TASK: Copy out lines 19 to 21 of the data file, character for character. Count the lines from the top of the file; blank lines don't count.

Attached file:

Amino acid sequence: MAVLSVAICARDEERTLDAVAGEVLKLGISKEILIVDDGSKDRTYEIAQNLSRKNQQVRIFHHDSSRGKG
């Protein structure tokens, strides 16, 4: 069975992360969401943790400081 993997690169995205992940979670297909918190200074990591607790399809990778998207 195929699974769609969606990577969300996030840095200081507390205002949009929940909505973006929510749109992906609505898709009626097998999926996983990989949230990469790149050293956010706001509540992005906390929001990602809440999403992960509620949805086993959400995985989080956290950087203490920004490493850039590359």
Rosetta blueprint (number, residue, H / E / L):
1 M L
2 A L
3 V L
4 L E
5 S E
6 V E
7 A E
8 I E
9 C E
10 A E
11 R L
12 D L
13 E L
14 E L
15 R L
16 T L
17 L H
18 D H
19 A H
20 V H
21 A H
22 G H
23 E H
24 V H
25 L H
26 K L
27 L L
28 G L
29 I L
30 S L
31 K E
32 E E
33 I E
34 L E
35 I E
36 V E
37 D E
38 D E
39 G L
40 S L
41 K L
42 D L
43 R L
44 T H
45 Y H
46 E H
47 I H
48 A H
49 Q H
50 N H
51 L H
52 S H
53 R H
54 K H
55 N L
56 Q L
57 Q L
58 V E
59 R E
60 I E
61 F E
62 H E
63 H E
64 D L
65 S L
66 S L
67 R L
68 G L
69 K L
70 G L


16 T L
17 L H
18 D H